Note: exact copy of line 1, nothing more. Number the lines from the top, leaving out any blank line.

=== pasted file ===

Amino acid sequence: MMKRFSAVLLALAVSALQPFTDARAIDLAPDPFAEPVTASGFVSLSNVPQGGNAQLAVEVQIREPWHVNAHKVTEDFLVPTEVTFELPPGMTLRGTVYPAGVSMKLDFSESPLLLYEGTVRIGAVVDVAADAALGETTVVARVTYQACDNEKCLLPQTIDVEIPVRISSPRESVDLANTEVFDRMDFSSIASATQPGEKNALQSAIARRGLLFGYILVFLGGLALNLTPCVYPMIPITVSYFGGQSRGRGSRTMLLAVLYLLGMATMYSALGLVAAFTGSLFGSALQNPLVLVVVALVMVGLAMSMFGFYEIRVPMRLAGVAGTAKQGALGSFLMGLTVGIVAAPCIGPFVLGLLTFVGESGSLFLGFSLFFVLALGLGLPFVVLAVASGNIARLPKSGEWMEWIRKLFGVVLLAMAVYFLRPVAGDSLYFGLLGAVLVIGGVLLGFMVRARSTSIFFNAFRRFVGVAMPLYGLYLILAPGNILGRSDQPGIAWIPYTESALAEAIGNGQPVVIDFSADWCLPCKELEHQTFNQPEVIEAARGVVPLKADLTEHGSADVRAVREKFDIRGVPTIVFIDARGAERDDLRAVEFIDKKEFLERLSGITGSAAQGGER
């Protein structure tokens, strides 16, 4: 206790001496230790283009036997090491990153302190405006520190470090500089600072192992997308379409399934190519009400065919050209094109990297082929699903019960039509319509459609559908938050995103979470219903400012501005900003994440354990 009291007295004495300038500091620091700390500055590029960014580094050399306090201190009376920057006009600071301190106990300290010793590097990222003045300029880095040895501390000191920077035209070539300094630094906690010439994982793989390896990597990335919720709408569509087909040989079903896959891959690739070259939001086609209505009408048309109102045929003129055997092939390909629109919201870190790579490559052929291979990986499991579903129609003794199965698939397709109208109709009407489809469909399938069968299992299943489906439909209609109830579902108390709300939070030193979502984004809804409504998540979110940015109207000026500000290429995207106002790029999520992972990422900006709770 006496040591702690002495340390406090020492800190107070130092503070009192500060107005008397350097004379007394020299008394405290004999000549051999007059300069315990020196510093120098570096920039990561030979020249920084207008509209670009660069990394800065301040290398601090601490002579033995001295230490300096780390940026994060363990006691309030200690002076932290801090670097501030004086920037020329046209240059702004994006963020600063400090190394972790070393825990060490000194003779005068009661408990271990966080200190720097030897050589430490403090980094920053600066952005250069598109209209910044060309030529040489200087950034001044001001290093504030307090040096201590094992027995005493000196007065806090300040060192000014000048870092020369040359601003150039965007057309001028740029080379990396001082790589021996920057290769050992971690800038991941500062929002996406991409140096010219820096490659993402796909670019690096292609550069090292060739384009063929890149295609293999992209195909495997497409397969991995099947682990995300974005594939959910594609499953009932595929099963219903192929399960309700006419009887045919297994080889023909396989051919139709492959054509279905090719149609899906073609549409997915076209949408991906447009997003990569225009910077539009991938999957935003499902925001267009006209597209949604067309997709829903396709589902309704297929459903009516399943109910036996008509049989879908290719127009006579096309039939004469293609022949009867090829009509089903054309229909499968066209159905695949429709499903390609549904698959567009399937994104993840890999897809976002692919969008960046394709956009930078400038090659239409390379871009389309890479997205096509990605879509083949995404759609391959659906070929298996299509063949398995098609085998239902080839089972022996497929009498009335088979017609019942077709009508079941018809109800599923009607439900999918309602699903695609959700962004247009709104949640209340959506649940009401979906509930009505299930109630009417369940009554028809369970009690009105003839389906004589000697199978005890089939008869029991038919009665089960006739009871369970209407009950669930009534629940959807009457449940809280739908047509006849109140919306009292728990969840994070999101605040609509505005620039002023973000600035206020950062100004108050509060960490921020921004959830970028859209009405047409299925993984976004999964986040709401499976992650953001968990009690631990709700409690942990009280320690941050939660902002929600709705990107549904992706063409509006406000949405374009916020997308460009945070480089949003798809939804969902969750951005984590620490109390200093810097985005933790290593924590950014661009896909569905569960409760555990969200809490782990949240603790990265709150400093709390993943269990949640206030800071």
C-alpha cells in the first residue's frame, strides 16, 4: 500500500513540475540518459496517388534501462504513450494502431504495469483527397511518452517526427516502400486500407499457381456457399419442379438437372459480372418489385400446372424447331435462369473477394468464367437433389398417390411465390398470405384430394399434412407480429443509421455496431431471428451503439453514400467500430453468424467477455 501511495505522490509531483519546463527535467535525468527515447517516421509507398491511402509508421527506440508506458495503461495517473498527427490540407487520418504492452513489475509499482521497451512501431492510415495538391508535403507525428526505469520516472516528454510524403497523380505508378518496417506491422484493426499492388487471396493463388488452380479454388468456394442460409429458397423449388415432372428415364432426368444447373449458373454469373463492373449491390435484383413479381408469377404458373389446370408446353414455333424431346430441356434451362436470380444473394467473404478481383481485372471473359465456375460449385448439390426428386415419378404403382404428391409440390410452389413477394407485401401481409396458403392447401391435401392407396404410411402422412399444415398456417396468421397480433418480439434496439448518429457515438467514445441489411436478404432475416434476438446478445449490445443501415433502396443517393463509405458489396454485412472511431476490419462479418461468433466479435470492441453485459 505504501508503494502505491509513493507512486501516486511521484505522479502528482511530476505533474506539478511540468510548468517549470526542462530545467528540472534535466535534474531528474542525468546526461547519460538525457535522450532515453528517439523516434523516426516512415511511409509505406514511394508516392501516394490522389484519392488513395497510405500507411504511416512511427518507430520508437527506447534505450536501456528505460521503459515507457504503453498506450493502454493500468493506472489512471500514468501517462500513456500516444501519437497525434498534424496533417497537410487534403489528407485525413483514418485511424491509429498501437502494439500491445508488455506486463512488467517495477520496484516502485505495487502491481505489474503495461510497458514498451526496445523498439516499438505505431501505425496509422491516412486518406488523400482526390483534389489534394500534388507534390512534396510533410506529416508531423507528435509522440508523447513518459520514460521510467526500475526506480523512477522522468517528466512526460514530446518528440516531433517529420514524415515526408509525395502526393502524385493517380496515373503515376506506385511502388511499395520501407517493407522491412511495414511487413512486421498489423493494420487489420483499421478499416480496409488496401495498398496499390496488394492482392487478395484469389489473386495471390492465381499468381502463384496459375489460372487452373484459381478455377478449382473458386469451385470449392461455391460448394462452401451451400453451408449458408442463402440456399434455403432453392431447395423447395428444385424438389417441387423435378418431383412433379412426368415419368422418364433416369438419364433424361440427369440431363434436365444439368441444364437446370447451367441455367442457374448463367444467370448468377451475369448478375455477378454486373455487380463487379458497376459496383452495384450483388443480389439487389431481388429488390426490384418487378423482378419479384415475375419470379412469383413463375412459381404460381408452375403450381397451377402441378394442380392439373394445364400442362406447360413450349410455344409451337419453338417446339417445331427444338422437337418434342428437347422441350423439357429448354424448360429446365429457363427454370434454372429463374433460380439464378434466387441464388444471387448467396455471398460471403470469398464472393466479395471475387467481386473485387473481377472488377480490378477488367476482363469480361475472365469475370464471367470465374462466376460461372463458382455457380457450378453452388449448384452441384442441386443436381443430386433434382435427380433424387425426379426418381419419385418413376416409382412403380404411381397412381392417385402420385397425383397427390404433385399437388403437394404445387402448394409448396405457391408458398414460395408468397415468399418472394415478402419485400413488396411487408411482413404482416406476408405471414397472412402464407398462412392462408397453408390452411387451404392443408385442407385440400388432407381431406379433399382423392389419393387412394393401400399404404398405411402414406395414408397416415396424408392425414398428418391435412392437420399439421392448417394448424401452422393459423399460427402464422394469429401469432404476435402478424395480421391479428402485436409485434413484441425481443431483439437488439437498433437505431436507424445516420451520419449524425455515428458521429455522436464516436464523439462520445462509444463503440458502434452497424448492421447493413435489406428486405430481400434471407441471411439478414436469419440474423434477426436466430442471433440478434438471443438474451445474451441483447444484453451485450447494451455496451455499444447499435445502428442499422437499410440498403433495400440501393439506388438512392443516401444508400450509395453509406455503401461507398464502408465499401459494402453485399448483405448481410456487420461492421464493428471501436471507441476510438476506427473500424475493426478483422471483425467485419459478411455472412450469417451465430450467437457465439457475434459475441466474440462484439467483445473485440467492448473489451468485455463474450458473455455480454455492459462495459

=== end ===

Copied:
Amino acid sequence: MMKRFSAVLLALAVSALQPFTDARAIDLAPDPFAEPVTASGFVSLSNVPQGGNAQLAVEVQIREPWHVNAHKVTEDFLVPTEVTFELPPGMTLRGTVYPAGVSMKLDFSESPLLLYEGTVRIGAVVDVAADAALGETTVVARVTYQACDNEKCLLPQTIDVEIPVRISSPRESVDLANTEVFDRMDFSSIASATQPGEKNALQSAIARRGLLFGYILVFLGGLALNLTPCVYPMIPITVSYFGGQSRGRGSRTMLLAVLYLLGMATMYSALGLVAAFTGSLFGSALQNPLVLVVVALVMVGLAMSMFGFYEIRVPMRLAGVAGTAKQGALGSFLMGLTVGIVAAPCIGPFVLGLLTFVGESGSLFLGFSLFFVLALGLGLPFVVLAVASGNIARLPKSGEWMEWIRKLFGVVLLAMAVYFLRPVAGDSLYFGLLGAVLVIGGVLLGFMVRARSTSIFFNAFRRFVGVAMPLYGLYLILAPGNILGRSDQPGIAWIPYTESALAEAIGNGQPVVIDFSADWCLPCKELEHQTFNQPEVIEAARGVVPLKADLTEHGSADVRAVREKFDIRGVPTIVFIDARGAERDDLRAVEFIDKKEFLERLSGITGSAAQGGER